If multipleelectric circuitsare located close to each other, the magnetic field of one can pass through the other; in this case the circuits are said to beinductively coupled. Due toFaraday's law of induction, a change in current in one circuit can cause a change in magnetic flux in another circuit and thus induce a voltage in another circuit. The concept of inductance can be generalized in this case by defining themutual inductance{\displaystyle M_{k,\ell }} [{\displaystyle M_{k,\ell }}] of circuit{\displaystyle k} [k] and circuit{\displaystyle \ell } [\ell] as the ratio of voltage induced in circuit{\displaystyle \ell } [\ell] to the rate of change of current in circuit{\displaystyle k} [k] . This is the principle behind atransformer.The property describing the effect of one conductor on itself is more precisely calledself-inductance, and the properties describing the effects of one conductor with changing current on nearby conductors is calledmutual inductance.[15]

Self-inductance and magnetic energy[edit]

If the current through a conductor with inductance is increasing, a voltage{\displaystyle v(t)} [v(t)] is induced across the conductor with a polarity that opposes the current—in addition to any voltage drop caused by the conductor's resistance. The charges flowing through the circuit lose potential energy. The energy from the external circuit required to overcome this "potential hill" is stored in the increased magnetic field around the conductor. Therefore, an inductor stores energy in its magnetic field. At any given time{\displaystyle t} [t] the power{\displaystyle p(t)} [p(t)] flowing into the magnetic field, which is equal to the rate of change of the stored energy{\displaystyle U} [U] , is the product of the current{\displaystyle i(t)} [i(t)] and voltage{\displaystyle v(t)} [v(t)] across the conductor[16][17][18]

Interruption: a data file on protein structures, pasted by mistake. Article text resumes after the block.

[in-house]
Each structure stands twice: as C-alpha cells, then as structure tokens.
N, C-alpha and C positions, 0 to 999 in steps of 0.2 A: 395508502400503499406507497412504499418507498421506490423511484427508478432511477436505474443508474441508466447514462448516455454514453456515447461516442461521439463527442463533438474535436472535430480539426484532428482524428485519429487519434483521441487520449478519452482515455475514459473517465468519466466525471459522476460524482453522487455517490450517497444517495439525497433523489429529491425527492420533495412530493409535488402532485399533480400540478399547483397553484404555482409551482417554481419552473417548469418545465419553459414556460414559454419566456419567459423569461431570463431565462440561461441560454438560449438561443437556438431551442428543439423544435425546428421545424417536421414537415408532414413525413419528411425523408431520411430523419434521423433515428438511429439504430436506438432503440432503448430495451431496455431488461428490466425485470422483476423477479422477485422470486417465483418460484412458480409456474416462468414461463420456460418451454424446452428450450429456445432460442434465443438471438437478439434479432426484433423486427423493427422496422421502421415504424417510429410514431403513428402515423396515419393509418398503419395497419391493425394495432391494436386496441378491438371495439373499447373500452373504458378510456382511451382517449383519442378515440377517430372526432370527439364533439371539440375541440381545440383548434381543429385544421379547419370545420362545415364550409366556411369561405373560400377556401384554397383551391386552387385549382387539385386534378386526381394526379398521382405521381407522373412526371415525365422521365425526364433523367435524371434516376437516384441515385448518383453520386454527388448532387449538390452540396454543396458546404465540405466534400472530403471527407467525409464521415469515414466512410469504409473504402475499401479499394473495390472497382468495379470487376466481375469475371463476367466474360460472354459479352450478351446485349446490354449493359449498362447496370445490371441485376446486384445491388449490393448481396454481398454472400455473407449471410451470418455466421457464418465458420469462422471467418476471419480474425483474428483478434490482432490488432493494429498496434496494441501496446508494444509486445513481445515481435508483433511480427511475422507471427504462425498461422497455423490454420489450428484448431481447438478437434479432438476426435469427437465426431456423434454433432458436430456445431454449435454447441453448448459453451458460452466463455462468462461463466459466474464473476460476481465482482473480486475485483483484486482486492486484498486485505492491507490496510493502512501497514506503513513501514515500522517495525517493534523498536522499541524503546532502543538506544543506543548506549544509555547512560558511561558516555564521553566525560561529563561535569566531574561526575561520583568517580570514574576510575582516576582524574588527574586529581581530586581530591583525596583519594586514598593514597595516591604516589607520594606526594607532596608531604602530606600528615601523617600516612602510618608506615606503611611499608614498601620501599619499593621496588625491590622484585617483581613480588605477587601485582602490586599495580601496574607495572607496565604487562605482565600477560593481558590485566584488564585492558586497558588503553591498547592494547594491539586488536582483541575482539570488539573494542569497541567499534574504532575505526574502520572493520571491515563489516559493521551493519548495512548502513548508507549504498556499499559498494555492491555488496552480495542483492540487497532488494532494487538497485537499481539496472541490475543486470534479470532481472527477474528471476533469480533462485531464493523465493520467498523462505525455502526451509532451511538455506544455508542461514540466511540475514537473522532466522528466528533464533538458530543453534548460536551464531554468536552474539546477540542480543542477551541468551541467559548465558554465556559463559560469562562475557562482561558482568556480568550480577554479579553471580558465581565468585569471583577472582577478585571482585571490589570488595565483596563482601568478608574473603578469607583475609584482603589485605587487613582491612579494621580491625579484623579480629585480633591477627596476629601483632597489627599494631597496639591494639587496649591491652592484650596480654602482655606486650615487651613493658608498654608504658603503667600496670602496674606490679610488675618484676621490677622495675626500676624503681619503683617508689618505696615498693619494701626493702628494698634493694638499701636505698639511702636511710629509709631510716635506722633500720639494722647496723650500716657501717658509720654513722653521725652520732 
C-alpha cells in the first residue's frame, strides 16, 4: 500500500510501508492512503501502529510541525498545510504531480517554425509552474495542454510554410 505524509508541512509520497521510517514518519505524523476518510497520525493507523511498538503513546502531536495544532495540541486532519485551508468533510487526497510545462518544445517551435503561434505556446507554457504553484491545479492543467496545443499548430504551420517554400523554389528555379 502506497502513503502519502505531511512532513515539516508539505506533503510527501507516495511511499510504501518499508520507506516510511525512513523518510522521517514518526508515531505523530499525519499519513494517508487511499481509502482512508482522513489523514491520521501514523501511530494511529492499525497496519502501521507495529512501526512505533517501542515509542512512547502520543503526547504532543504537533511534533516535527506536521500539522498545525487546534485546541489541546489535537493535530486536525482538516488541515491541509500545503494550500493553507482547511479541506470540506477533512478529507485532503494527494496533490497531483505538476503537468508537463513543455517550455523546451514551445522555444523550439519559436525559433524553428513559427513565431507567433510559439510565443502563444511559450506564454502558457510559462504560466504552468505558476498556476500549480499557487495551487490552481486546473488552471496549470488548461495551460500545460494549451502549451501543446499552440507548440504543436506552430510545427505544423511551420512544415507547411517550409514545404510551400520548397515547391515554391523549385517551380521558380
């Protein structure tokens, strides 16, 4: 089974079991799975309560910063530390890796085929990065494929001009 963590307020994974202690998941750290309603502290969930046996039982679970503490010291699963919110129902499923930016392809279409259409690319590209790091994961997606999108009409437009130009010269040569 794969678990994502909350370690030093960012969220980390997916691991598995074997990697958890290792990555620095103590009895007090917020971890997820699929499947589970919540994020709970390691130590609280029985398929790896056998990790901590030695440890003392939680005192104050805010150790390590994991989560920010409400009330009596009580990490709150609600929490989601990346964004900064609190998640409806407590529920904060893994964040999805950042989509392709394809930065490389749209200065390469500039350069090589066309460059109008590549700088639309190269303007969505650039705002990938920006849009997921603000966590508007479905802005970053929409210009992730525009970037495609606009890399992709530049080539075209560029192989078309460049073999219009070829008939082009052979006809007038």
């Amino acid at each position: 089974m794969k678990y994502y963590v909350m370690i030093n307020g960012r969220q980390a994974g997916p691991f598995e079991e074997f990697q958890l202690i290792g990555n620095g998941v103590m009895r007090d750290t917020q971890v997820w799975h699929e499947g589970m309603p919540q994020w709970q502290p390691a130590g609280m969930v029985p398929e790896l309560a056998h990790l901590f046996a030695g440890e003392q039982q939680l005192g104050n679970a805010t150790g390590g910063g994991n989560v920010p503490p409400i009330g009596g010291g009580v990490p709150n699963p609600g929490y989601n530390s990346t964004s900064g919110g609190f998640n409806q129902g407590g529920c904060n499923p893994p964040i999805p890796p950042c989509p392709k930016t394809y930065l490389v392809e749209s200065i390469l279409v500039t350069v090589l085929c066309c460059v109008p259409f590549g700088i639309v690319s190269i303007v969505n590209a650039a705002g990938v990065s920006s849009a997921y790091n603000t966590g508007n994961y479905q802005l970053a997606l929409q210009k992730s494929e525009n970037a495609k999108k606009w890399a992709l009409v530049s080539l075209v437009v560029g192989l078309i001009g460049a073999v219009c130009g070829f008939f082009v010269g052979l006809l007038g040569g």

{\displaystyle p(t)={\frac {{\text{d}}U}{{\text{d}}t}}=v(t)\,i(t)} [{\displaystyle p(t)={\frac {{\text{d}}U}{{\text{d}}t}}=v(t)\,i(t)}]

From (1) above

{\displaystyle {\frac {{\text{d}}U}{{\text{d}}t}}=L(i)\,i\,{\frac {{\text{d}}i}{{\text{d}}t}}} [{\displaystyle {\frac {{\text{d}}U}{{\text{d}}t}}=L(i)\,i\,{\frac {{\text{d}}i}{{\text{d}}t}}}]

{\displaystyle {\text{d}}U=L(i)\,i\,{\text{d}}i\,} [{\displaystyle {\text{d}}U=L(i)\,i\,{\text{d}}i\,}]

When there is no current, there is no magnetic field and the stored energy is zero. Neglecting resistive losses, theenergy{\displaystyle U} [U] (measured injoules, inSI) stored by an inductance with a current{\displaystyle I} [I] through it is equal to the amount of work required to establish the current through the inductance from zero, and therefore the magnetic field. This is given by:

{\displaystyle U=\int _{0}^{I}L(i)\,i\,{\text{d}}i\,} [{\displaystyle U=\int _{0}^{I}L(i)\,i\,{\text{d}}i\,}]

If the inductance{\displaystyle L(i)} [{\displaystyle L(i)}] is constant over the current range, the stored energy is[16][17][18]

{\displaystyle U=L\int _{0}^{I}\,i\,{\text{d}}i} [{\displaystyle U=L\int _{0}^{I}\,i\,{\text{d}}i}]

{\displaystyle U={\tfrac {1}{2}}L\,I^{2}} [{\displaystyle U={\tfrac {1}{2}}L\,I^{2}}]

Inductance is therefore also proportional to the energy stored in the magnetic field for a given current. This energy is stored as long as the current remains constant. If the current decreases, the magnetic field decreases, inducing a voltage in the conductor in the opposite direction, negative at the end through which current enters and positive at the end through which it leaves. This returns stored magnetic energy to the external circuit.

Ifferromagneticmaterials are located near the conductor, such as in an inductor with amagnetic core, the constant inductance equation above is only valid forlinearregions of the magnetic flux, at currents below the level at which the ferromagnetic materialsaturates, where the inductance is approximately constant. If the magnetic field in the inductor approaches the level at which the core saturates, the inductance begins to change with current, and the integral equation must be used.